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We had arrived on threshing day. Katie, Ian and I, out for a walk in the afternoon, stopped to watch as men attached a mechanical thresher to the Massey Ferguson tractor.  Women carried wheat stacked along the road in hand-tied bundles to the thresher, and a man in his late 20s wearing a sunhat fed the bundles into the machine.  Two women at a time carried grain away in baskets, while more women put the next basket under the thresher.  The hay came out into a large sheet they had attached to the other end.  Women carried huge bundles of the straw attached to their backs in these sheets–I wondered whether more pack animals would be what they wanted most. 

We stood a bit away on the shadier side of the road to watch.  Other women were using short straw brooms to sweep the street from the previous threshing across the street, children and old men were watching, along with the men who brought the thresher and tractor.  One woman smiled and suggested we help, which, to their apparent surprise, all three of us did.  After a few armloads, they indicated we should stop and seemed amused and pleased.  Katie took a few photos of the threshing.   Daoud told us later that night that he had been helping his own family with their threshing earlier in the day–each family plants and harvests its own wheat and brings the bundles to the road.  Each family pays for the use of the thresher. 

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The kids and I had talked earlier in the day about how much more difficult this process is without combines: in Kansas, the wheat stays in the field and the combine cuts it in place, separates the grain from the straw, throwing both into separate trucks to be driven off.  Here, the family has to cut the stalks, bundle them, carry them to the road, feed them to the thresher, carry off the grain in baskets and the straw in sheets.  But in the evening, Daoud talked about how easy the new process is!  His family used to have the donkey walk for hours on top of the cut wheat.  Then, he explained, you had to spend hours going like this, moving his arms together quickly over his head.  The thresher really made the work much easier.  Families sometimes had enough for their use all year, sometimes more and sometimes less.  The grain was milled into flour in a nearby village, and the flat, round bread people eat here is baked in the local hammam.   

When we left Todru Gorge for Zagora on Saturday, temperatures had climbed.  I thought we were just unaccustomed to the heat, but the hotel manager explained that the heat wave had begun three days earlier (about the same time we left Marrakesh), and would likely continue for three weeks.  The man who sold us water at a gas station as we headed out of town asked how we were tolerating the heat.  With that send-off, we headed south, toward Zagora in the Moroccan Sahara.

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July 11, 2007 at 1:48 pm Leave a comment

Gardens and Squares

Gardens are a big thing here.  Seems any available space has plants.  The roof patio of our lodging has plants so vigorous that we need to push away branches to get to our door.  We sat at lunch on a terrace overlooking the Saadi tomb complex and the storks that have made their homes on the walls, and saw cactus gardens on a neighboring roof.  The sun is very hot, the city is very dry, and the green seems to be everywhere, and everywhere welcome.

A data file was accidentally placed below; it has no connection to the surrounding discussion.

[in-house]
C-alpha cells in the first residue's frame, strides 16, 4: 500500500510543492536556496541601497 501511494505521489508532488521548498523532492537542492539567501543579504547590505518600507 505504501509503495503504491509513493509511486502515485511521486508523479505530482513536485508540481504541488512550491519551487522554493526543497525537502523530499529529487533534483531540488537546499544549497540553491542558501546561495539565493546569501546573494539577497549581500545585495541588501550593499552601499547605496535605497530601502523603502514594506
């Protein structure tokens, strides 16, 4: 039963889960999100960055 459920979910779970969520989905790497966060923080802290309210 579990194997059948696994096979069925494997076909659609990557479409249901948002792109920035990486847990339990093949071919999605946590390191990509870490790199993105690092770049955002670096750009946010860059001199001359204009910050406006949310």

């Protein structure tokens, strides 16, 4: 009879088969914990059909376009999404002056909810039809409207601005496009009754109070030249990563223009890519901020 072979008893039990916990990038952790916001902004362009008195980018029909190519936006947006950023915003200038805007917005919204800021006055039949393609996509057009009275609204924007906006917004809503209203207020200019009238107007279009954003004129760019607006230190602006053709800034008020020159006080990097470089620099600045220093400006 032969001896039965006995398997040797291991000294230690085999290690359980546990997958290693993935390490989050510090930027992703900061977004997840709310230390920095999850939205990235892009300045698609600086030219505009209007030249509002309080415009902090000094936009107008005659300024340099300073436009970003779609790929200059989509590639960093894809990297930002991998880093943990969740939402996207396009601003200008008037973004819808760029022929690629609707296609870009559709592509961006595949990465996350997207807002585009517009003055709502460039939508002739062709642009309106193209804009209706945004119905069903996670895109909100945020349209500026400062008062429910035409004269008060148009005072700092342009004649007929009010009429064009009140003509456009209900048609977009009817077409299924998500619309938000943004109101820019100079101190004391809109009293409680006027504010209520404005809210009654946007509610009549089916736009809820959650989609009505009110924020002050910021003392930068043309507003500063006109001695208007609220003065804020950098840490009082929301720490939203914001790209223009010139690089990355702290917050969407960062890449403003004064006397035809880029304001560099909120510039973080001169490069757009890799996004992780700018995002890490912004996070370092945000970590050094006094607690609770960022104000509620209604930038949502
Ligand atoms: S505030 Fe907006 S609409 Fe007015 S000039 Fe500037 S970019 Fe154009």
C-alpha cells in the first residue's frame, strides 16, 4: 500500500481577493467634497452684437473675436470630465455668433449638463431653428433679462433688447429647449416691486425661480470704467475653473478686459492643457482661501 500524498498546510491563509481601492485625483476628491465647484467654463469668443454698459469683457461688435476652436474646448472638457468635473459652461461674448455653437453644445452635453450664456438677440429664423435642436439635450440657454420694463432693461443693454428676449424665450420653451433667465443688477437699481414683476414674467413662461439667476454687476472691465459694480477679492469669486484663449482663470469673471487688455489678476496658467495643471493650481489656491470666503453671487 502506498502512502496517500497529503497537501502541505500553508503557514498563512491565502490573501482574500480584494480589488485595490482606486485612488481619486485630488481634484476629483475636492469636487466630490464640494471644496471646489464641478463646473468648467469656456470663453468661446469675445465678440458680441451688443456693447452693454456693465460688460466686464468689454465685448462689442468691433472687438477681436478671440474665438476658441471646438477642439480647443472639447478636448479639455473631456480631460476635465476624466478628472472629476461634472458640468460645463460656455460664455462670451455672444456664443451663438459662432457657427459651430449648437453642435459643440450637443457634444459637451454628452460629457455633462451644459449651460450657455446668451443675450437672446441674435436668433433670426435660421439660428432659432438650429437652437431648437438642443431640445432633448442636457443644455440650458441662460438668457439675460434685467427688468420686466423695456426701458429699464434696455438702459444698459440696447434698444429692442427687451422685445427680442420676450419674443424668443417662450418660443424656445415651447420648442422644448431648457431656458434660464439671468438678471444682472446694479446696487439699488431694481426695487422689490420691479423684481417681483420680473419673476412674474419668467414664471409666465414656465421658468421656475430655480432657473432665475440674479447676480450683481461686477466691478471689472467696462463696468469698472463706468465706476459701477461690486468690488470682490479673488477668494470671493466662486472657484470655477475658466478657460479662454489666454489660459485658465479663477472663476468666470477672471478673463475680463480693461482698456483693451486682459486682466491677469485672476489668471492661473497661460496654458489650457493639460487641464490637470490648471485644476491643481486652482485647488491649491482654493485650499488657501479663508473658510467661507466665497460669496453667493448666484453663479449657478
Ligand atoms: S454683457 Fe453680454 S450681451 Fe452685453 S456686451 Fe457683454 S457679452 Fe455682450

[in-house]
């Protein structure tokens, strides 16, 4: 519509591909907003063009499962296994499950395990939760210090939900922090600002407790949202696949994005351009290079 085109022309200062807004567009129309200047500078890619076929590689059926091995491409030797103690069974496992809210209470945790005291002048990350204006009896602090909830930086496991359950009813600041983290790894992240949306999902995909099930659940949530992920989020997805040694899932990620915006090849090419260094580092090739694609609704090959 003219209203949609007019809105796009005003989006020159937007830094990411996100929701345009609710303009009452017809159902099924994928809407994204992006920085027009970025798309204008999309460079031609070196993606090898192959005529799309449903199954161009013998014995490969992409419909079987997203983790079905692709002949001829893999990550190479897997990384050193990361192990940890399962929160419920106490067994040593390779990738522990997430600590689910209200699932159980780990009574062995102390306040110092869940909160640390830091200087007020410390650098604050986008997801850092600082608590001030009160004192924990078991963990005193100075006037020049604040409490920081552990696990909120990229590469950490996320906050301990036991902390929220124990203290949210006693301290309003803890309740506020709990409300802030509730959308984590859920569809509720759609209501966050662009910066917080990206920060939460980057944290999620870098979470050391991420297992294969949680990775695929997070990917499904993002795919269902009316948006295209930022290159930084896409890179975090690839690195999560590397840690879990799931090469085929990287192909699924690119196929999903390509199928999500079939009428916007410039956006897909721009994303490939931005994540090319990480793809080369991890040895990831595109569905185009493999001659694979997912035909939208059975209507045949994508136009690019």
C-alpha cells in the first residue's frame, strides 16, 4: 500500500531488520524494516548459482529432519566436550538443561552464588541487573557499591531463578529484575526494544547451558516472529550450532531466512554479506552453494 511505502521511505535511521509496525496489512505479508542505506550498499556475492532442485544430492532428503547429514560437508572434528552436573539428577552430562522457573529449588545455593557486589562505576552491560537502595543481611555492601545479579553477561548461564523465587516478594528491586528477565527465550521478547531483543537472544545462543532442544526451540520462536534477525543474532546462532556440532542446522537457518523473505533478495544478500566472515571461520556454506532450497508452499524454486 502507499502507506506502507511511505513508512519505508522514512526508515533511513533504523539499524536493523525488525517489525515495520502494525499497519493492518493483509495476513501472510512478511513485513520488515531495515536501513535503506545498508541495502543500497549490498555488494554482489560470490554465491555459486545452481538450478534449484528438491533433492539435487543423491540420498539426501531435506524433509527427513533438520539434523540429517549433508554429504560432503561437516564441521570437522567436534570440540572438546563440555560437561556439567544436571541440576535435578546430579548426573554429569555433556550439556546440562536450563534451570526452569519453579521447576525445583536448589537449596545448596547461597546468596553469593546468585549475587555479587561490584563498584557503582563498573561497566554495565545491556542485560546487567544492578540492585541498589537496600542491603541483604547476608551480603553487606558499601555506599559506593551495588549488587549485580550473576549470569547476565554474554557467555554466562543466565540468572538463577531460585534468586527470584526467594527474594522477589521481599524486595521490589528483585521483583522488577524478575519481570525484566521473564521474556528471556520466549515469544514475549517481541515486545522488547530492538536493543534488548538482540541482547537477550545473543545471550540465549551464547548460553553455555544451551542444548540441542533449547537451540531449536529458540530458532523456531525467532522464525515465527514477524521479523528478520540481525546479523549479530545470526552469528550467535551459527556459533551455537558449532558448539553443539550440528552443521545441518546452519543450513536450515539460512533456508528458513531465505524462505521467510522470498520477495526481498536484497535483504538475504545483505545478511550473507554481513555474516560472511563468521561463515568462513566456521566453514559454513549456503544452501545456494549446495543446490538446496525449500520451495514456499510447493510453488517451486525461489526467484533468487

Yesterday we walked all the way into the new city in the continuing search for Katie shoes.  Then we walked, and walked, and walked up Muhammad V Street, trying to find the Majorelle gardens.  Built by a French artist expatriot in the early twentieth century, we had read about these gardens, and they sounded better and better as we walked past the large (red) hotels, office buildings, and malls of the new city.  By the time she saw the gate, Katie said, she just hoped that’s where we were headed because she would have entered in any case.

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The garden was spectacular.  We have a fiddle-leaf ficus that pretends to be a climbing vine in the two-story front of our house.  This garden has one that must be a 60 foot tree with a huge trunk.  Turtles and large goldfish swam in the water-lily pool.  The cactus collection was amazing, situated in the center; the bamboo forest was around the edges.  The Museum of Islamic Arts attached to the garden had terrific examples of Moroccan doors, jewelry, carpets, and very old pottery.

We decided in the afternoon to try to find the Suq Cuisine [sic], but instead found a commercial area of the old city that had no other apparent foreigners.  I’ve always loved getting lost.  One man found us and led us to the most remarkable collection of herbs I’ve ever seen.  It was a wholesale place specializing in remedies, perfume ingredients, even incense. 

Back to Jama al Fna for dinner last night.  We ate our harira (soup almost as good as Sahar’s version) at long tables with many other people.  Then wandered looking at the various options for dinner.  (“Ali Baba!  Ali Baba!”)  We tried to figure out the nature of the various stalls, some were empty, others completely full.  The most popular was selling merguez sausages to Moroccans two lines deep.  Moroccans were also patronizing the shops with sheep heads and boiled egg sandwiches.  We chose the only one that had a woman cooking; they sold vegetables, grilled fish and kababs, all quite good.  Katie decided to try cinnamon tea and cinnamon cakes, which this young man was delighted to provide.  It was so strong I could barely sip it.